We find that various forms of this practice, delaying Brikath Hal’vana for a day or two after what would be appear to be the ideal time according to the classical opinions in the Talmudim, is mostly an Ashkenazic phenomenon, whereas the generally Sephardic streams advocated Birkath Hal’vana on Rosh Hodesh, or a week later, as per the kabbalistic practice. The fact that in Northeast Europe, the moon was often not visible until a day later than when it became visible in the temperate regions seems to be a good explanation for this feature of the literature. Often, the Jews in Northeast Europe really had to wait for the moon to become barely visible even after the molad calculations indicated it was already well-visible in the places where the sages of the Talmud used to live.

When Rape is Not Rape

My intent in writing this is to defend the laws of our Torah from those who would seek to belittle them. Due to the sensitive nature of the subjects herein, I would like readers to know that they should exercise discretion.

I would like to return to an issue I discussed earlier. Many naysayers, new-agers, anti-semites, reformers, and self-hating Jews point to commandments of the Torah as being unacceptable to our advanced senses of morality and justice, or other such nonsense. 

Recently, I was asked by a student concerning Deuteronomy 22:28-29, the law of the rapist of a virgin na’ara. The rapist pays the father of the girl a fine of 50 silver shekels, and must marry his victim, if that is what she and her father want, and the rapist may never divorce her. A young woman wanting to marry her rapist is repugnant to our modern sensibilities, and should not this whole issue be be dealt with under criminal law and not civil law? (The distinction in common law between criminal law and civil law is sort of paralleled in Talmudic law. A qualified court of ordained Rabbis can try criminal and capital cases, whereas smaller courts are limited to civil cases and less critical ritual cases, ritual cases being a class not judged by western common law.) Indeed, there are some today who make the claim that this part of Torah law is “immoral” or wrong by our enlightened standards. I believe that the only objective morality is that which can be derived from strict adherence to the Torah, and many times such claims are made from a lack of thorough familiarity with the sources. Presently, I wish to defend the Talmudic rules exactly as they are, while making what at first seem to be a surprising argument: The act described in Deuteronomy 22:28-29 is not one that would rightly be called “rape.”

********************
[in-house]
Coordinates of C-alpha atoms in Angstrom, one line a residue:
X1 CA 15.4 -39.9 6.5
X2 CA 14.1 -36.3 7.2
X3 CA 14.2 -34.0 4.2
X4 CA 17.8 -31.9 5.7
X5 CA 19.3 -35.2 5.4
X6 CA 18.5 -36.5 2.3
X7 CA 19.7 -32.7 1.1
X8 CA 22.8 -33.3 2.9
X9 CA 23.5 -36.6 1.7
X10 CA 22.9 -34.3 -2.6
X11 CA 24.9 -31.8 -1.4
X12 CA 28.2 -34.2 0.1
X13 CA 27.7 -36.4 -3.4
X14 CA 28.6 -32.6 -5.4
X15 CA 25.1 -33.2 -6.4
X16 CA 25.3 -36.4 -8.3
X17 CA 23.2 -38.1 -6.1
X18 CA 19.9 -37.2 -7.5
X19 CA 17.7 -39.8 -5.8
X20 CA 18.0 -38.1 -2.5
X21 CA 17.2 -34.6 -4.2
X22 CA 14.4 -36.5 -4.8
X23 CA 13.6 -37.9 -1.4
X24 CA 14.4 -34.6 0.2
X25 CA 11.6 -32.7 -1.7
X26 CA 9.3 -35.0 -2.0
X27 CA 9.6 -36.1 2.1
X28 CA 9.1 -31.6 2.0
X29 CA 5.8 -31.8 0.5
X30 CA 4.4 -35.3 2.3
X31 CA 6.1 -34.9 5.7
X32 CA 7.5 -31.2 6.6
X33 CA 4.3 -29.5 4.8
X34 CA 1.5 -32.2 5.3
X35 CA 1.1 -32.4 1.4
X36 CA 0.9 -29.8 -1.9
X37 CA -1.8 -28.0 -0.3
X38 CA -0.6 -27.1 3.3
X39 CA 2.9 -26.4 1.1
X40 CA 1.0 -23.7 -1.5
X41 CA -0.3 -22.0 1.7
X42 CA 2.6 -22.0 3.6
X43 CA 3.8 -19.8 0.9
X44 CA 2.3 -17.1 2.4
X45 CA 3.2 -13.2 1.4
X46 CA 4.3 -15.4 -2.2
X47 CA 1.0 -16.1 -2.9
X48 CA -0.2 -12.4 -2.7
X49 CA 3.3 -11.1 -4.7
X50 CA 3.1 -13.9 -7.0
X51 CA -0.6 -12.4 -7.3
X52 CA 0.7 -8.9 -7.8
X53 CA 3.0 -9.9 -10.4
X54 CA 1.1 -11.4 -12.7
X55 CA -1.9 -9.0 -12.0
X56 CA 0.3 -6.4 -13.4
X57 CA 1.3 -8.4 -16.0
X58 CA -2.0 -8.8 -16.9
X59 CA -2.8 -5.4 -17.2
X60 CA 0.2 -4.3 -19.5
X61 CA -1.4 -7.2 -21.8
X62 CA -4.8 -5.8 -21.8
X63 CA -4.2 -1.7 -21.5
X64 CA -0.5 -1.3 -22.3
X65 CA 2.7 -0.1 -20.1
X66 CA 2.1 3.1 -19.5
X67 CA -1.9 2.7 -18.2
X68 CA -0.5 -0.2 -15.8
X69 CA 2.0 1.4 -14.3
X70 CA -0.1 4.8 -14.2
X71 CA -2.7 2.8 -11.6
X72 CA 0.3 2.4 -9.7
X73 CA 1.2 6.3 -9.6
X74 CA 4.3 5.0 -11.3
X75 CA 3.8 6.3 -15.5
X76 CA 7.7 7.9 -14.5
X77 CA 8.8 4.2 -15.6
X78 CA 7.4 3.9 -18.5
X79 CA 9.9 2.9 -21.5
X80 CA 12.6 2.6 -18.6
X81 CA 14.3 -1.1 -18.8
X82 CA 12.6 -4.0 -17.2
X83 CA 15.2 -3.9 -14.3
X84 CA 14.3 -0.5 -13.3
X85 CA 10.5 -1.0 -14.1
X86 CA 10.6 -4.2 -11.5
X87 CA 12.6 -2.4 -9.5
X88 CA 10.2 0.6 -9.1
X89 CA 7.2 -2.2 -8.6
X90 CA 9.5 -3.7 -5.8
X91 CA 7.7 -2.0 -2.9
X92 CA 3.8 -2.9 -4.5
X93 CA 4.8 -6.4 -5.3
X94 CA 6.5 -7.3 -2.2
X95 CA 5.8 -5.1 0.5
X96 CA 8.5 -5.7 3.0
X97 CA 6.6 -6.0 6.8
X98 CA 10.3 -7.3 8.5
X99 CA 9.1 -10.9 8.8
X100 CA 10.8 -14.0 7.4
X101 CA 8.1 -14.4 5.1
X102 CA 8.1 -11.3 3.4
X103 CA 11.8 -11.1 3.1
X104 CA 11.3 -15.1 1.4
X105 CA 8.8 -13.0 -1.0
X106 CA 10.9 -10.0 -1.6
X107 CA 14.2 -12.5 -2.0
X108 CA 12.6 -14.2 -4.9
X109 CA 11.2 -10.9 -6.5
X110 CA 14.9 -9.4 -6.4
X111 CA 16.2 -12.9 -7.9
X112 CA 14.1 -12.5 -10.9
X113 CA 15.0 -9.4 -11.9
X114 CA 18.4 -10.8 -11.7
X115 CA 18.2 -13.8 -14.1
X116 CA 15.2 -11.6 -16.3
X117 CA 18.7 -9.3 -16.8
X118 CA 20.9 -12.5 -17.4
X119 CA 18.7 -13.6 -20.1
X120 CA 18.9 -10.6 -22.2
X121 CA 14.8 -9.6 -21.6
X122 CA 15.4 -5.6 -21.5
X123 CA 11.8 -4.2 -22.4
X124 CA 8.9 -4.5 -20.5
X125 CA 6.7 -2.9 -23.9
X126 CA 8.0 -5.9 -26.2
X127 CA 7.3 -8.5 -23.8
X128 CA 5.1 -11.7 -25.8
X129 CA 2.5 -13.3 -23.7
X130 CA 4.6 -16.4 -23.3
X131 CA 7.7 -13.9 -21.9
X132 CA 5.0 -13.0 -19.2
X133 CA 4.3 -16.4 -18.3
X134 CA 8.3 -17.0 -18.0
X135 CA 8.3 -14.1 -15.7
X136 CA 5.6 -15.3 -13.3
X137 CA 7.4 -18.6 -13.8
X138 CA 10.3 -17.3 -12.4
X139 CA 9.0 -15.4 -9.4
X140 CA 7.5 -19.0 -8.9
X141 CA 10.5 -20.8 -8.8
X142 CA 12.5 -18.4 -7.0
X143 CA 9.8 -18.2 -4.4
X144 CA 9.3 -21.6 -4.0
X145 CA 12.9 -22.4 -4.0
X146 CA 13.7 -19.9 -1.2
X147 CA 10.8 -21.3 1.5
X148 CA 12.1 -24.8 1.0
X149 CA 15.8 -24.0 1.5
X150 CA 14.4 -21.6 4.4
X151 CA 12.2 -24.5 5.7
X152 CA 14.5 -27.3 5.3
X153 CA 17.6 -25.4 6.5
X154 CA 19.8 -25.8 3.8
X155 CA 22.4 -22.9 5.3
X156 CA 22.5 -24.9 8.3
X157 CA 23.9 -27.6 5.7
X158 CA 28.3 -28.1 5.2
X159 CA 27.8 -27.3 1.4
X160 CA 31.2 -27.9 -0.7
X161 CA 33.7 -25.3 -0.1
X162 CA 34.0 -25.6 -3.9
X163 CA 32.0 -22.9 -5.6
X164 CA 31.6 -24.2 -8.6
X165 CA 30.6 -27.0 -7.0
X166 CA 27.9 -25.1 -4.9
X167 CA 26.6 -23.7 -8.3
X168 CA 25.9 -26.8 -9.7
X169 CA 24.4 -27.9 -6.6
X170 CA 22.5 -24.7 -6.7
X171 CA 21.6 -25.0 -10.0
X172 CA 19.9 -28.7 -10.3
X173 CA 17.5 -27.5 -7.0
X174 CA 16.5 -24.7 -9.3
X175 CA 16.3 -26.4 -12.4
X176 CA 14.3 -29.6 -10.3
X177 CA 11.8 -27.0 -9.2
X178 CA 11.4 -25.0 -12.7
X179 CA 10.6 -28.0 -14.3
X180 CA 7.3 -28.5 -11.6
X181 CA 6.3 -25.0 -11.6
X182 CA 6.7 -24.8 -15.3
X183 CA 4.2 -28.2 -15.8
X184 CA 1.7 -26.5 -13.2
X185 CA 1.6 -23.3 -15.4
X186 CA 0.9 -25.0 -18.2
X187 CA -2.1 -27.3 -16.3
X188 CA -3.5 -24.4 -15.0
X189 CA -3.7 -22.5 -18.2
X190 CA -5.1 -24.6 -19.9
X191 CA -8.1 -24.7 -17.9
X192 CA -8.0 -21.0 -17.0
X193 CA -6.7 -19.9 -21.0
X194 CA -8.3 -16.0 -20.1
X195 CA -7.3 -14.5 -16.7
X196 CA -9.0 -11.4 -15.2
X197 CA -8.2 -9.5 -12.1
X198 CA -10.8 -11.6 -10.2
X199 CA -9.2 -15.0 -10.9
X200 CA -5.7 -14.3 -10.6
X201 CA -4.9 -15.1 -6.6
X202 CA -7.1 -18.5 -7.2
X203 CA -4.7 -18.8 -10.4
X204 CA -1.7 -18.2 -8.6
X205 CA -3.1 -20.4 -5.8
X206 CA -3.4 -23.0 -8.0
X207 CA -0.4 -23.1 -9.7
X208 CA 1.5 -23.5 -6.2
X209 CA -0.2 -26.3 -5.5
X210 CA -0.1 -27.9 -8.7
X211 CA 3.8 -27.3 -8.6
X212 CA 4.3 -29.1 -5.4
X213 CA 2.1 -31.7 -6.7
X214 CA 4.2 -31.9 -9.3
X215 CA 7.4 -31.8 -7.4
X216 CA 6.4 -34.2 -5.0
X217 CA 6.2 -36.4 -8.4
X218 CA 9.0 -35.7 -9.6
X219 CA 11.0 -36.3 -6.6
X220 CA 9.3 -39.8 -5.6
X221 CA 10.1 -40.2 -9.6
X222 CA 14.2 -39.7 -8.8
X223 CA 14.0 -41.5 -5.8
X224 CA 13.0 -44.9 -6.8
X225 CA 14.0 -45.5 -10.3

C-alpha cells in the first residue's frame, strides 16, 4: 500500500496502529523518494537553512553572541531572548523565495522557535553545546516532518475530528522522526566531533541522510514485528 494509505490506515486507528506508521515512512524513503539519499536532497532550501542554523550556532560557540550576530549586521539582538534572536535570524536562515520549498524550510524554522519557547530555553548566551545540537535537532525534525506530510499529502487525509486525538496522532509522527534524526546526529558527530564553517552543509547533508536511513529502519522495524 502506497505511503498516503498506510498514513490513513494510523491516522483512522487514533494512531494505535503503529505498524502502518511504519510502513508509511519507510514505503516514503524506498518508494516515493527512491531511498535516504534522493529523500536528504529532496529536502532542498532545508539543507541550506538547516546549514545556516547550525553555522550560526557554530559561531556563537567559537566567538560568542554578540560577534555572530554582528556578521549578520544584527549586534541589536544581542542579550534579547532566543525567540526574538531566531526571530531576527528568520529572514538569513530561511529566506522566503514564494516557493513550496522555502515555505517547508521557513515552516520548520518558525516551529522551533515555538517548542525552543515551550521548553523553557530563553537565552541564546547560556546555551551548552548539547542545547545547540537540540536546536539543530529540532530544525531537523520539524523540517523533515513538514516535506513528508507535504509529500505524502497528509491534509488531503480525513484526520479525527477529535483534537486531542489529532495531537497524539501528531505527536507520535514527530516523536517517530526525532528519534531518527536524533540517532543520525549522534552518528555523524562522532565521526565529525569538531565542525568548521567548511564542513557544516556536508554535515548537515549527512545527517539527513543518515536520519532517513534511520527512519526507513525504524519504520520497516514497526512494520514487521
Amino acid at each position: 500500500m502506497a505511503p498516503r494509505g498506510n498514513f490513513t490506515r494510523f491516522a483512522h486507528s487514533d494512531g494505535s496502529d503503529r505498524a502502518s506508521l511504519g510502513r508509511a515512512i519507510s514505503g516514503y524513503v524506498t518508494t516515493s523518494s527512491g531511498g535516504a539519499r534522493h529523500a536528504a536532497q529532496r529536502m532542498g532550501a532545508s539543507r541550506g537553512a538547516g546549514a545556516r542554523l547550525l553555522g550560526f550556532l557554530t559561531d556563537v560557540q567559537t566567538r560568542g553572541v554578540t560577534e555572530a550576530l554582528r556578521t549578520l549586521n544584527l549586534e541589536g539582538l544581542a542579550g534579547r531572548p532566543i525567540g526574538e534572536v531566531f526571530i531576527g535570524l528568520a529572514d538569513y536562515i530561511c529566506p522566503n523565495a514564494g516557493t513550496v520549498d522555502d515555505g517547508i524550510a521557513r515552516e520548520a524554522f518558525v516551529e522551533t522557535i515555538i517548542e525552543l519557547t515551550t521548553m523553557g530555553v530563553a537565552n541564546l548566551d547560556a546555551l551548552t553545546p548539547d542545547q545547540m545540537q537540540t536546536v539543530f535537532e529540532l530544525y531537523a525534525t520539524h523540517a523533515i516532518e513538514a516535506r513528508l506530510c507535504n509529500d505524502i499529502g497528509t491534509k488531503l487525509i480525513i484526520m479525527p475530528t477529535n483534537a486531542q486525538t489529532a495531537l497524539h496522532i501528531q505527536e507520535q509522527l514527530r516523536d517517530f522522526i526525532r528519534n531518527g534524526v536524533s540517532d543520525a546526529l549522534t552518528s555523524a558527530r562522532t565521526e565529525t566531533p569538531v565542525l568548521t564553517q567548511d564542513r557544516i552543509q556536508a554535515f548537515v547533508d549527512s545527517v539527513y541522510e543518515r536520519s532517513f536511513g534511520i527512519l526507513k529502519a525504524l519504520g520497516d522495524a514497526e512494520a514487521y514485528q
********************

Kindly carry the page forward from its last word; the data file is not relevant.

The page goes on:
Regarding violent crime: it is clear that in the talmudic-halachic construct, violent crime, including rape and and murder, must be dealt with definitively in every time and place. I believe that this would be clear after reviewing the relevant source materials. The de-evolution of Jewish society in the diaspora and the lack of properly functioning Jewish courts has led many critical segments of classical Jewish law to fall into disuse and intellectual neglect, and even today, battei din do not get involved in matters of criminal law and protecting society from violent offenders (even when they have the rare opportunity), but many should be reminded that according to ideal Tora-law, courts are empowered to deal with violent criminals, even those who are not guilty of capital crimes such as murder. Rape is included in the types of violent crime that must be prevented at all costs and that must be punished in a way that protects society.